Comparing Different Methods For Digging Trenches
This article explains how to dig trenches by hand and using a trencher. We will start with basic vocabulary and then guidelines to follow.
Main irrigation line– the pipe that runs from your service line to your valve manifolds.
Lateral lines– the lines that run from the valve manifolds to the sprinkler heads. To get the pipe into the ground, you have the choice of digging trenches or pulling the pipe.
Guidelines To Follow:
- Digging can be done by hand or with a trencher, such as a DitchWich. Both of these methods will allow you to install the pipe and then the low-voltage cable wire.
- Your trench will need to be 6 to 10 inches deep. Make the main trench first, then add the branch lines.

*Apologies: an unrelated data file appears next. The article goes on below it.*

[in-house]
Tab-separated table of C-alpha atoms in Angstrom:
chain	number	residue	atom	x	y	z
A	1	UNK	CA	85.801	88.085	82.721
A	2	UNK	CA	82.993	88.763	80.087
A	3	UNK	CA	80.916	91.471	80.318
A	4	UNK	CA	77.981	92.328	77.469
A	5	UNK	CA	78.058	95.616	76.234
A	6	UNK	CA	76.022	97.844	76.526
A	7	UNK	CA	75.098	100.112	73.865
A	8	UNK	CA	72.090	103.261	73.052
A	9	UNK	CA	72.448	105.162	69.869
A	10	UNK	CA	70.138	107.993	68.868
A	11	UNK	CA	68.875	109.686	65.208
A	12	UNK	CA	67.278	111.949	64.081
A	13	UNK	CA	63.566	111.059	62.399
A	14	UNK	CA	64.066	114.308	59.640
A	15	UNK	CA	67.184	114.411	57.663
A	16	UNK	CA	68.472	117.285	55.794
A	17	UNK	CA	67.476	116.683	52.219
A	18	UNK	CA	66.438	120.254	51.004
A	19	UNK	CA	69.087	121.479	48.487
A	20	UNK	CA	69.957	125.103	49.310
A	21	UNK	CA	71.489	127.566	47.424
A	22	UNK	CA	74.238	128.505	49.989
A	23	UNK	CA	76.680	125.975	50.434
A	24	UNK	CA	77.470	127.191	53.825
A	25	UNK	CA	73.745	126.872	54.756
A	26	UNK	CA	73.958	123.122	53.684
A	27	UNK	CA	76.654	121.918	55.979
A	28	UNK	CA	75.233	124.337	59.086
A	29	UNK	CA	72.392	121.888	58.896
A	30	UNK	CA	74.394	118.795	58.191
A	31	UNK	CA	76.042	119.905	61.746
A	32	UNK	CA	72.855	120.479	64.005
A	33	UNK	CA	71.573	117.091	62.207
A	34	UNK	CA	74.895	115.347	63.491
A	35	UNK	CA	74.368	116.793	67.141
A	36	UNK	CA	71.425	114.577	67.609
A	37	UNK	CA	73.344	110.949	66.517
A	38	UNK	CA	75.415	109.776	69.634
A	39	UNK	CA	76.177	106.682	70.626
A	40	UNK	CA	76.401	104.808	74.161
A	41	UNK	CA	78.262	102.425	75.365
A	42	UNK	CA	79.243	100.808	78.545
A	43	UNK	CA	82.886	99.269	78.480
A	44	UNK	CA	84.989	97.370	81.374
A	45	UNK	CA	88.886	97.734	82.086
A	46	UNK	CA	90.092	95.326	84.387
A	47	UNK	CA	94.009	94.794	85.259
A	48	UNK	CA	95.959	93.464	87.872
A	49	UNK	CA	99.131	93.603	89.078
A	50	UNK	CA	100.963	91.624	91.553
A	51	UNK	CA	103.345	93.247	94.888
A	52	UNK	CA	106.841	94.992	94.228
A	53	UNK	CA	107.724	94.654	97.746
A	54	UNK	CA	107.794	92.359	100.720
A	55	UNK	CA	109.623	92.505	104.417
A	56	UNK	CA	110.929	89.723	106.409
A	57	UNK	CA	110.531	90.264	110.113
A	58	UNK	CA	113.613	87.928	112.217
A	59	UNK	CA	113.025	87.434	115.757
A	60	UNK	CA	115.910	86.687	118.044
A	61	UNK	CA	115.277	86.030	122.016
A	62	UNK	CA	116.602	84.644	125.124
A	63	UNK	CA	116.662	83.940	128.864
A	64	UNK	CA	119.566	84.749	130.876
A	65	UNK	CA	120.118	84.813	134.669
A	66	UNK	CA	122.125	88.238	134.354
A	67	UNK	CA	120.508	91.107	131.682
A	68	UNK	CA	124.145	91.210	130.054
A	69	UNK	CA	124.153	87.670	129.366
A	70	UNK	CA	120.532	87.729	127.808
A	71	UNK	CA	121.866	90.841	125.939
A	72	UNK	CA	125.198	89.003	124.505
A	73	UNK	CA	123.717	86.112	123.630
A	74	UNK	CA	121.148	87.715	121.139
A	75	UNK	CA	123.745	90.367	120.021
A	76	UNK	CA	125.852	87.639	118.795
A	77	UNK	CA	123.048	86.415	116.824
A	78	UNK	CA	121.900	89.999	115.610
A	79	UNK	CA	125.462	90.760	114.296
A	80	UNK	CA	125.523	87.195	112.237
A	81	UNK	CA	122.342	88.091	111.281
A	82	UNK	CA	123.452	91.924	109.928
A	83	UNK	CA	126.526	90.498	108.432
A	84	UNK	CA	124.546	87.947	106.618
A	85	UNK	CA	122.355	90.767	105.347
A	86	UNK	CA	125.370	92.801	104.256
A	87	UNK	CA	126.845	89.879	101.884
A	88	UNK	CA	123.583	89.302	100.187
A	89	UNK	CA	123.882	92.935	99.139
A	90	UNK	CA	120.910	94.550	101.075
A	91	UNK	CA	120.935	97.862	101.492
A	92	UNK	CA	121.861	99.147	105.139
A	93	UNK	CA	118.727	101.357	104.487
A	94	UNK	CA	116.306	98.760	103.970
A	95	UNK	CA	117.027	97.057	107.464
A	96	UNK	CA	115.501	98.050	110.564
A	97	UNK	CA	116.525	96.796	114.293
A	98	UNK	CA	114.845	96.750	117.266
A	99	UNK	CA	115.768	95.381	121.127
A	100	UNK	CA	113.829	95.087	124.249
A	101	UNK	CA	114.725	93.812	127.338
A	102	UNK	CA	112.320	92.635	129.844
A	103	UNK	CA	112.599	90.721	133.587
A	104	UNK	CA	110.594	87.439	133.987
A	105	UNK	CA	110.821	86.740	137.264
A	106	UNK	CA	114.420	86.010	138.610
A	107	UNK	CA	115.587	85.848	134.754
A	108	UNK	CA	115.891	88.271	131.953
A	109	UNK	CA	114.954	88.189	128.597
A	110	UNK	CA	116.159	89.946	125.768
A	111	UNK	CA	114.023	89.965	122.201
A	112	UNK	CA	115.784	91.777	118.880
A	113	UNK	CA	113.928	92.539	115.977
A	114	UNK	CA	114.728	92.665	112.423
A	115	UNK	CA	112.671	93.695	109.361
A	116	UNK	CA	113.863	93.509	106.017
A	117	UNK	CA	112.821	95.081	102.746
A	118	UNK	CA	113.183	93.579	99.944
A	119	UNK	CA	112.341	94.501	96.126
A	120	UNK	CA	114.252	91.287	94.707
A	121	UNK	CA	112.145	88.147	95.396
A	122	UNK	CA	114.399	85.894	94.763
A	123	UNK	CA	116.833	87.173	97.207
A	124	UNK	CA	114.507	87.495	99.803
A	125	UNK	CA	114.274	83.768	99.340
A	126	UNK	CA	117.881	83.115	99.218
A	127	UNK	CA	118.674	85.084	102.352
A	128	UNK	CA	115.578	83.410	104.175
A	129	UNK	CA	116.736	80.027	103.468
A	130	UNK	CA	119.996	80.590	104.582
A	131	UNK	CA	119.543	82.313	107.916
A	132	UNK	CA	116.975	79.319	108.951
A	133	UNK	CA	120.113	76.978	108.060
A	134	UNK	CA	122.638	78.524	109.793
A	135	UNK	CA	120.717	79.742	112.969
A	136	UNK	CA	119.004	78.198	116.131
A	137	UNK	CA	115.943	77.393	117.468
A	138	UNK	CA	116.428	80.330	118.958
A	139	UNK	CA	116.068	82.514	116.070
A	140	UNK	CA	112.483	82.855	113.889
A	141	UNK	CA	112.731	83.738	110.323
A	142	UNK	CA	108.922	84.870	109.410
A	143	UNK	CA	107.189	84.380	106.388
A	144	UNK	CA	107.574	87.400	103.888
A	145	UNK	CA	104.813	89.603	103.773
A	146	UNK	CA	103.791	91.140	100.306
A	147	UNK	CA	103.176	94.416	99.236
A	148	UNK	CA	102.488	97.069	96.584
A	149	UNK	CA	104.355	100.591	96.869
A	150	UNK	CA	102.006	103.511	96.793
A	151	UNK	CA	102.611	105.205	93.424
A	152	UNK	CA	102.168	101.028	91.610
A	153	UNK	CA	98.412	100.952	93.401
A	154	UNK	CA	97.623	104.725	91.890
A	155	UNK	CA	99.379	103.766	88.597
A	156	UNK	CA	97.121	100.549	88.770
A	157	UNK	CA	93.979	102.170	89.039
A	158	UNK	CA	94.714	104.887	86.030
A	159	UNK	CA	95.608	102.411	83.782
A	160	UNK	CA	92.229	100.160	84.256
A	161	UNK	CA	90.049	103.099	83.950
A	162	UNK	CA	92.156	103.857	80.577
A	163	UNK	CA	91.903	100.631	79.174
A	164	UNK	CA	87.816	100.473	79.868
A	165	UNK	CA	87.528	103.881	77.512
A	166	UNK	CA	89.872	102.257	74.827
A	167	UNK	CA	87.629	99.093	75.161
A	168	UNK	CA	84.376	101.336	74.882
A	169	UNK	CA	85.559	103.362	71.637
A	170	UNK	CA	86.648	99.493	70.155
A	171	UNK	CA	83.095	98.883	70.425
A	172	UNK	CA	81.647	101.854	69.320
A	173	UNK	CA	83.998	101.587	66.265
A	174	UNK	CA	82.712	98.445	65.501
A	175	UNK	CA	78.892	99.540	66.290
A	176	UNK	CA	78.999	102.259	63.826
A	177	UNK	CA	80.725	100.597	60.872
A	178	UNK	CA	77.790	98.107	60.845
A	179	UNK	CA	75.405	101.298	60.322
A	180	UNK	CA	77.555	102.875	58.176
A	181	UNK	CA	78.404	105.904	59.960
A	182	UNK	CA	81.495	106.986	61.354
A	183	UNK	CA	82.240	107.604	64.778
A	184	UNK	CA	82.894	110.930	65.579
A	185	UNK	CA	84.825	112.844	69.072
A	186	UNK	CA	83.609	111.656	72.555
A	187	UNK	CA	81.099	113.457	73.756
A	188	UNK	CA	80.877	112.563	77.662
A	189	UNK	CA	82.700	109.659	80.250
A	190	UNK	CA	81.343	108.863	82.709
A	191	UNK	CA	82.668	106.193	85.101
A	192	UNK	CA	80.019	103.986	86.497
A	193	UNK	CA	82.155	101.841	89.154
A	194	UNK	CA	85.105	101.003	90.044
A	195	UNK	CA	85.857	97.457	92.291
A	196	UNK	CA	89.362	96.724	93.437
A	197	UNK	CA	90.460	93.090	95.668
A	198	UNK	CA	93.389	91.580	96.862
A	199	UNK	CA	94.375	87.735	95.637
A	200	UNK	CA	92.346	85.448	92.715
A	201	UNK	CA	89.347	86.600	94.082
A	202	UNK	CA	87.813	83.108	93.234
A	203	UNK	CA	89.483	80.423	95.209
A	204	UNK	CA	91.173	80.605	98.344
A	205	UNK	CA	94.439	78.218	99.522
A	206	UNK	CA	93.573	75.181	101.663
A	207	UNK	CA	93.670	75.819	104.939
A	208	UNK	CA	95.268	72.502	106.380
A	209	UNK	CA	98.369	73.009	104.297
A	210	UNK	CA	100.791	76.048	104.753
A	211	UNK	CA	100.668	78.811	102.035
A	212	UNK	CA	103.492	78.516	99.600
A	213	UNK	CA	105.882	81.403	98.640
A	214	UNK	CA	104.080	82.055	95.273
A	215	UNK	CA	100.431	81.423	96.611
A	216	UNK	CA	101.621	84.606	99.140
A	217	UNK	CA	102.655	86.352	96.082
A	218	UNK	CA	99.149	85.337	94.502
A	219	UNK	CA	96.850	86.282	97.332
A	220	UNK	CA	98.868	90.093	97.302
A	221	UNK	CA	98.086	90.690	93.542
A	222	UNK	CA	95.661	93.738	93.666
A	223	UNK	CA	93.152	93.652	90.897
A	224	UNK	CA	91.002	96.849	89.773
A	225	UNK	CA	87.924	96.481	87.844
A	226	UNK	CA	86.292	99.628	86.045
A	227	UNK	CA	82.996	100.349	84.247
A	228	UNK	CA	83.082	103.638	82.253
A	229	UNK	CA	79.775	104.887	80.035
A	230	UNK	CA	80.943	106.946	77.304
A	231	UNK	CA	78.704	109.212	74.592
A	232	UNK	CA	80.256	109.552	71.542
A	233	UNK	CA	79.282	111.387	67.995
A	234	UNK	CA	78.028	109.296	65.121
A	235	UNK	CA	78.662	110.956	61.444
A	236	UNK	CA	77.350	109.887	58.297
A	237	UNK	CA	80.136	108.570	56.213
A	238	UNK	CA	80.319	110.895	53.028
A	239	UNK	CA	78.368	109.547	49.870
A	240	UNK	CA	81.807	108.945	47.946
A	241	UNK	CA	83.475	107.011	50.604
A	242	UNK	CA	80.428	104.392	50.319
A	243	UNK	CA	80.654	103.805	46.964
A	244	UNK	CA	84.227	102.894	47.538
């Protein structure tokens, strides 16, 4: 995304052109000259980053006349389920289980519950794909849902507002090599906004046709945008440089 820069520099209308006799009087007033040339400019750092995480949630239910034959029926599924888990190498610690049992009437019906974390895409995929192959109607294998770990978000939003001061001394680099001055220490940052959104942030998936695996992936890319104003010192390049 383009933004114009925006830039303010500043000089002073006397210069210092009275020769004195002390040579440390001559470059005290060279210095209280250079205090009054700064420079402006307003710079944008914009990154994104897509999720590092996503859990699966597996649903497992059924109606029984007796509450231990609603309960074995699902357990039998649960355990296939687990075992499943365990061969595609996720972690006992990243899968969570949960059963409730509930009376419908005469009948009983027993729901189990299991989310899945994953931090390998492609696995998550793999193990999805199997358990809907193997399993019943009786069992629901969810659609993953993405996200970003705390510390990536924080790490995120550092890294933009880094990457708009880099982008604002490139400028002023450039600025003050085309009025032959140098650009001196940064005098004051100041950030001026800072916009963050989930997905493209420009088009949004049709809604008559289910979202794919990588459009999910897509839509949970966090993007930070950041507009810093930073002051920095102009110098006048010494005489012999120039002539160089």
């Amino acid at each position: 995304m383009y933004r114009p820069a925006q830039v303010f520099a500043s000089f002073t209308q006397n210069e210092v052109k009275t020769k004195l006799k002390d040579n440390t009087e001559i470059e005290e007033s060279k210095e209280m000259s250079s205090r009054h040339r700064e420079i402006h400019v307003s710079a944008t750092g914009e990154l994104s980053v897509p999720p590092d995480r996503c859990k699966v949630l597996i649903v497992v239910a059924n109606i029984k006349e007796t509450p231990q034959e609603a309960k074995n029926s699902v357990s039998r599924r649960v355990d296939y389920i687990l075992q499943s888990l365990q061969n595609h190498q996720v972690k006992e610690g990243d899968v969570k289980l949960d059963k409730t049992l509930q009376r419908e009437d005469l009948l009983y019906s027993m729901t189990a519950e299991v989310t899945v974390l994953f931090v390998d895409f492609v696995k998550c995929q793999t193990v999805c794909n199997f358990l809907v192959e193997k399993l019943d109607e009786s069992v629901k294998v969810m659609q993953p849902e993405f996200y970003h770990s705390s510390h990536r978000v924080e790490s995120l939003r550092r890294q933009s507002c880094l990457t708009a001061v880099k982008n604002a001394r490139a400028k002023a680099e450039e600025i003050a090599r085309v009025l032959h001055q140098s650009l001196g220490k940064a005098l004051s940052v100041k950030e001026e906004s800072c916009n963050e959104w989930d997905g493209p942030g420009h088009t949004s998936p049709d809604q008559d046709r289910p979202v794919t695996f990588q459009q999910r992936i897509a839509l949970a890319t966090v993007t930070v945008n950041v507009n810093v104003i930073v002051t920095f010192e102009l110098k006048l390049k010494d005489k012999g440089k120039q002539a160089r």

- Although it will require more work up front, a deeper hole will make the job easier by providing more room to work with your fittings
Dig Trenches By Hand:
- To soften the soil, water the ground approximately two days before you dig.
- Dig trenches 8 to 12 inches deep. Put sod on one side of the trench and soil on the other.
- Note: Before digging any trenches, you must have all underground utilities marked to avoid any damage. Call your local underground locator service or the city for information.
Using A Trencher to Dig Trenches:
- Trenching machines are an easier, faster alternate to digging with a shovel. They can be rented by the hour, day or week, usually from a lawn supply store or rental equipment dealer.
- The person you rent from can show you how to operate the machine properly and safely.
- Trenchers should not be used to dig through ground cover , flower beds, on steep slopes or near buildings.
- Be sure to verify all underground utilities before trenching. In colder climates a vibratory plow is used for pulling pipe.